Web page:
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Want to Maximize Holiday Sales? Define 3 Key Audiences Now

By Mike Rowan E-Commerce Times ECT News Network
Sep 13, 2019 9:39 AM PT
segmenting shoppers based on interests and behavior can enable effective marketing

Holiday shoppers spent more money on online purchases last year than ever before -- a whopping US$126 billion from Nov. 1 through Dec. 31, according to Adobe Analytics' holiday recap. That was a 16.5 percent increase from the previous year.

If the steady upward trajectory of online holiday spending is any indication, 2019 promises to be another record year. Is your business ready to claim its piece of the massive holiday pie?

You can make a number of proactive moves to prep for the season, from optimizing your website for mobile to streamlining your checkout process. It can all feel a little overwhelming, especially when the rapid proliferation of pumpkin-spiced everything serves as a constant reminder that the holiday clock is tick-tocking.

Turn to Customer Data

Before you break out into a cinnamon-laced sweat, we've got some good news. If you've been collecting customer data via cookies and other methods, consider yourself ahead of the game. Playing catch-up? You still have time. Go ahead and set those cookies we'll wait.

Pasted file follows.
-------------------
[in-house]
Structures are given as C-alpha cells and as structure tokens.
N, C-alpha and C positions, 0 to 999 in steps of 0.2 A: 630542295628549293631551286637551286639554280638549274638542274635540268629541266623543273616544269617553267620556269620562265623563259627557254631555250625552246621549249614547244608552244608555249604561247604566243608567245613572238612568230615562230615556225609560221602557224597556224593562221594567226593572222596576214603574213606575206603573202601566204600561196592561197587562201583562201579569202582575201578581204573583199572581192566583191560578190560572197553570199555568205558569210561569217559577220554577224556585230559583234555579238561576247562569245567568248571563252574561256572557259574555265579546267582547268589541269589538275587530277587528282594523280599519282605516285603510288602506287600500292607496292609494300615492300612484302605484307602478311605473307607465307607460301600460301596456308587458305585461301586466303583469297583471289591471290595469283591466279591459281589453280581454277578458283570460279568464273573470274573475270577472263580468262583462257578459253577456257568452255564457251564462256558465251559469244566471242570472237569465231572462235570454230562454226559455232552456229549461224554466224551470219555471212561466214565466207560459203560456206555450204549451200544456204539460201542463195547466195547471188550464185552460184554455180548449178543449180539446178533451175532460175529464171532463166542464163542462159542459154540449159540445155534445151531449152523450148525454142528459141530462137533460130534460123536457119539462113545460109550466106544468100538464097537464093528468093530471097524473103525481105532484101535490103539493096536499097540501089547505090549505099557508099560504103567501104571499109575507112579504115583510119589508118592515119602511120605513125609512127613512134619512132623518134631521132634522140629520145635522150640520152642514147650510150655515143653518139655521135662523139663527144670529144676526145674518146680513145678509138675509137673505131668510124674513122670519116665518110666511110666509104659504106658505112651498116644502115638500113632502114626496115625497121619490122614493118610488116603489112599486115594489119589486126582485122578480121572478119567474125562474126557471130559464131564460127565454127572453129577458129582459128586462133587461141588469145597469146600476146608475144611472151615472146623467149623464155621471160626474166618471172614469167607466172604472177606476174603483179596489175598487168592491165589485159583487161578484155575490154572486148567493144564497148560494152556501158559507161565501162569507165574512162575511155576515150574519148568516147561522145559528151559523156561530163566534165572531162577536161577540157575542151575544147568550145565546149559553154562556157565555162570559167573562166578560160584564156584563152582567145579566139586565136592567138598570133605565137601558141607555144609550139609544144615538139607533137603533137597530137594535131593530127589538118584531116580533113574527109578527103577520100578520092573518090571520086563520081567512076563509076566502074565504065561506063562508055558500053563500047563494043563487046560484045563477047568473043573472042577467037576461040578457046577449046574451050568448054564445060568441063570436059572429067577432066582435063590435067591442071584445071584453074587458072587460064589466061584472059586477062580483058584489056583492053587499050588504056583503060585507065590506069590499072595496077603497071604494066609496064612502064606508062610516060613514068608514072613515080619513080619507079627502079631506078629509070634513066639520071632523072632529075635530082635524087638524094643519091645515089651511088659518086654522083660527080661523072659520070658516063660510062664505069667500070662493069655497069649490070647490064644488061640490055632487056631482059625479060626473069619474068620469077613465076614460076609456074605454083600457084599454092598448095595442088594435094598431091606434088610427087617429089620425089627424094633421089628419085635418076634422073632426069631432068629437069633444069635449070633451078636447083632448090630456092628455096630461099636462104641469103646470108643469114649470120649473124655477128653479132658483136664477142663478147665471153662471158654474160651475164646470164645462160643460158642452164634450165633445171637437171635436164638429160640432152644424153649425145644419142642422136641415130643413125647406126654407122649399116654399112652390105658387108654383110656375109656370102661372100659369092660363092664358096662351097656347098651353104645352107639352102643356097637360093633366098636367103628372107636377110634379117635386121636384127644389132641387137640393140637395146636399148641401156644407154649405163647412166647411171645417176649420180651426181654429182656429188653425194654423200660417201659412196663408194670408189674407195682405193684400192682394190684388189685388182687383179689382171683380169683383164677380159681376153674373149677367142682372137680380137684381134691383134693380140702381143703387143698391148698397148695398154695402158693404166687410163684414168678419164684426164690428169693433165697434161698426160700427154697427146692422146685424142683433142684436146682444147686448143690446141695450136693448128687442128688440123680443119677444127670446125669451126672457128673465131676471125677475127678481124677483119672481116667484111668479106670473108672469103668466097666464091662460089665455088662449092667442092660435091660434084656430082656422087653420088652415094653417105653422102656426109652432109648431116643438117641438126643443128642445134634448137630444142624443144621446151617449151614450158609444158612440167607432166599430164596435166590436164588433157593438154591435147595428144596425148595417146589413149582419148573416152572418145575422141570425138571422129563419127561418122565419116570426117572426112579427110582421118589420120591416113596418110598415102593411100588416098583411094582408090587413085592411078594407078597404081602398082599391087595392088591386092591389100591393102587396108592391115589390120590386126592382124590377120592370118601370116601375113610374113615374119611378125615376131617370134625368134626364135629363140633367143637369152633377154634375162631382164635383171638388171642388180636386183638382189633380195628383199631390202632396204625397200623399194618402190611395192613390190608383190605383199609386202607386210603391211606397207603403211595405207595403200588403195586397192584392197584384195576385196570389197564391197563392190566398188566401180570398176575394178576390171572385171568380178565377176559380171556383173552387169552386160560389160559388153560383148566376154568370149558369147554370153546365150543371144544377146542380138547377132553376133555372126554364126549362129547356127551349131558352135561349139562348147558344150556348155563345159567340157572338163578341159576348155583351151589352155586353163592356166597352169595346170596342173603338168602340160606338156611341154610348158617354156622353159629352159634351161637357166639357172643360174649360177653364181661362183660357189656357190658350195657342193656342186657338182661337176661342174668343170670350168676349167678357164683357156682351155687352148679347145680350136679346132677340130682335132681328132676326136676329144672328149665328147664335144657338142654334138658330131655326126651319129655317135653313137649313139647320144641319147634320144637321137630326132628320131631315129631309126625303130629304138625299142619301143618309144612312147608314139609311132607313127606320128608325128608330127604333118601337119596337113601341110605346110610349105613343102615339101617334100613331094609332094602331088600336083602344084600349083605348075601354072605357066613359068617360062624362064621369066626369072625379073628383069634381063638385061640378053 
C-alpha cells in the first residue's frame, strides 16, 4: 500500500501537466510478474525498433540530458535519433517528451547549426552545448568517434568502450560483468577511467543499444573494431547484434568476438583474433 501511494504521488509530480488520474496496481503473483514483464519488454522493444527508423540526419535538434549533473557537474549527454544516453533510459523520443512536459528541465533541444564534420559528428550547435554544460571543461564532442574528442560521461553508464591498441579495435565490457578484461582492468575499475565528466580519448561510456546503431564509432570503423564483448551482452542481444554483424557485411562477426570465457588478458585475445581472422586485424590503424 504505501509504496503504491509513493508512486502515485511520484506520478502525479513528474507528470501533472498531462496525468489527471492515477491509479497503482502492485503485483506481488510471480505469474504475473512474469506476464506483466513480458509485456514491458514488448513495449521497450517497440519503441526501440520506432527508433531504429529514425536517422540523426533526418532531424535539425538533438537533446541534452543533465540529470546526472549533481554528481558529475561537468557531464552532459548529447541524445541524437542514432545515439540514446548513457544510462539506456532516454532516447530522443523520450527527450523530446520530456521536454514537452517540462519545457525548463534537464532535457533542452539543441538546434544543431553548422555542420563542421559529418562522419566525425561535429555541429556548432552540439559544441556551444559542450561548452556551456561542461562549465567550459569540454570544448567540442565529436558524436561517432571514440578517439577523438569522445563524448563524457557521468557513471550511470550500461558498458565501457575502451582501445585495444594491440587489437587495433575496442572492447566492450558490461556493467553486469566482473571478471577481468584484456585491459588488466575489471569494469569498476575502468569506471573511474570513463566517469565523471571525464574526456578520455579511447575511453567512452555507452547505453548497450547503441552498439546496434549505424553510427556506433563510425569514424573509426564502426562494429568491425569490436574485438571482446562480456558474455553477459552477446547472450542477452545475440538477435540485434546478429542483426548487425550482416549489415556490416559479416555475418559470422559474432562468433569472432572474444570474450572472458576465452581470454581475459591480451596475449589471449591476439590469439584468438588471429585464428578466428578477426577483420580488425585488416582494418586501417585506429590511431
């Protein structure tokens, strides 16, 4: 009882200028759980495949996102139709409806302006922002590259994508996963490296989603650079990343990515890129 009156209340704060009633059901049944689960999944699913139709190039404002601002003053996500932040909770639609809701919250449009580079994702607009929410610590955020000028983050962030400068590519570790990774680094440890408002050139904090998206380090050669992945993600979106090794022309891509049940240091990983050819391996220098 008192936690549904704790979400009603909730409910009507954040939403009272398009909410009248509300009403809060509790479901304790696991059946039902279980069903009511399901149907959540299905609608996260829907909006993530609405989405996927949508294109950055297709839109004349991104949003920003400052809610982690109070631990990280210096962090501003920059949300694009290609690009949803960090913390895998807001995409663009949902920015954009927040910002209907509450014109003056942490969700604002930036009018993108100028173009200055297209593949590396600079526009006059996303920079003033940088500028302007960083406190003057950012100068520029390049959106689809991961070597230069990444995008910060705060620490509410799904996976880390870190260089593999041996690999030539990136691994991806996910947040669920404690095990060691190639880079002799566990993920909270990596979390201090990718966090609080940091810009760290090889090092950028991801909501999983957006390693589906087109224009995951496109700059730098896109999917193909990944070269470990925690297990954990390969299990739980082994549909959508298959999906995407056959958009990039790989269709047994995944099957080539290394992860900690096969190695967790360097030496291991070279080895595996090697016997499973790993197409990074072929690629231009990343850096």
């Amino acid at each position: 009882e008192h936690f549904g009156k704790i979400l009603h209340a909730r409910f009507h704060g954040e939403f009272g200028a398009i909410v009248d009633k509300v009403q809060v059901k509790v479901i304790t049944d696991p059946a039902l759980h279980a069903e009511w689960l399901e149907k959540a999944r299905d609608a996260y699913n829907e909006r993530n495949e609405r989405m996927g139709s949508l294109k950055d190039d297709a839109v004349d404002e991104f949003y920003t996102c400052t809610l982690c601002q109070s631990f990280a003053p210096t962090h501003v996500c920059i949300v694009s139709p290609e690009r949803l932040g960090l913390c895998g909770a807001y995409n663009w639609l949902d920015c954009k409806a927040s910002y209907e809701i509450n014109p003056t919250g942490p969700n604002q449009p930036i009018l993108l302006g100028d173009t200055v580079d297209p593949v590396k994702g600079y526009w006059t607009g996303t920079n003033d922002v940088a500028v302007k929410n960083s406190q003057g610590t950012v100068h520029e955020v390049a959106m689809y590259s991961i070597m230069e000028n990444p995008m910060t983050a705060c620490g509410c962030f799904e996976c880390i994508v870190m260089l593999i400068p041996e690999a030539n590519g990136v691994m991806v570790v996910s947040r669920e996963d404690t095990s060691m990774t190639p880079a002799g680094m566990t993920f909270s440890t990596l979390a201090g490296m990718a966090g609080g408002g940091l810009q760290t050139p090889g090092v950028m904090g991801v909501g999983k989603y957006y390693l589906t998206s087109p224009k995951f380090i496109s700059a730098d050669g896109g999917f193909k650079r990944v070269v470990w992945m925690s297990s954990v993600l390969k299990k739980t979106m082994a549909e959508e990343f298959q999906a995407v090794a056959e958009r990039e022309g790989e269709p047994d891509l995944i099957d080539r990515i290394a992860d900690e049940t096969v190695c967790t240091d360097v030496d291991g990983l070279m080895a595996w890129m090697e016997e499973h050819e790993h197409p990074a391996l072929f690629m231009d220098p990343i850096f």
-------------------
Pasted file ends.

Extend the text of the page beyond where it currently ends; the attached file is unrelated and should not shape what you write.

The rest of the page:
Tracking customer shopping behavior through browsing data and transactional history is the first step. Then it's time to put all that data to work for you -- in time for the holiday shopping season. You don't have to be an e-commerce giant to capitalize on the opportunities that customer data and personalization can provide.

No matter the size of your business, identifying three key audiences can help you sharpen up your communications and spend those ad dollars smarter so you can boost holiday sales and charge into 2020 with the wind at your gilded sails.

Embrace Personalization

There's a lot you can do with customer data to improve your customers' experience and boost their engagement, beginning with personalization. That entails targeting the right customer with the right product or messaging.

Think of it this way: You wouldn't send an email to a long-time customer introducing your brand, just as you wouldn't (and couldn't) make personalized product recommendations to a prospective customer who has never visited your website.

If you're tracking browsing histories and shopping transactions, you can get a pretty accurate idea of what your customers are looking for. Consider a sports store customer with a purchase history that includes boy's baseball cleats, a T-ball bat and boy's baseball pants.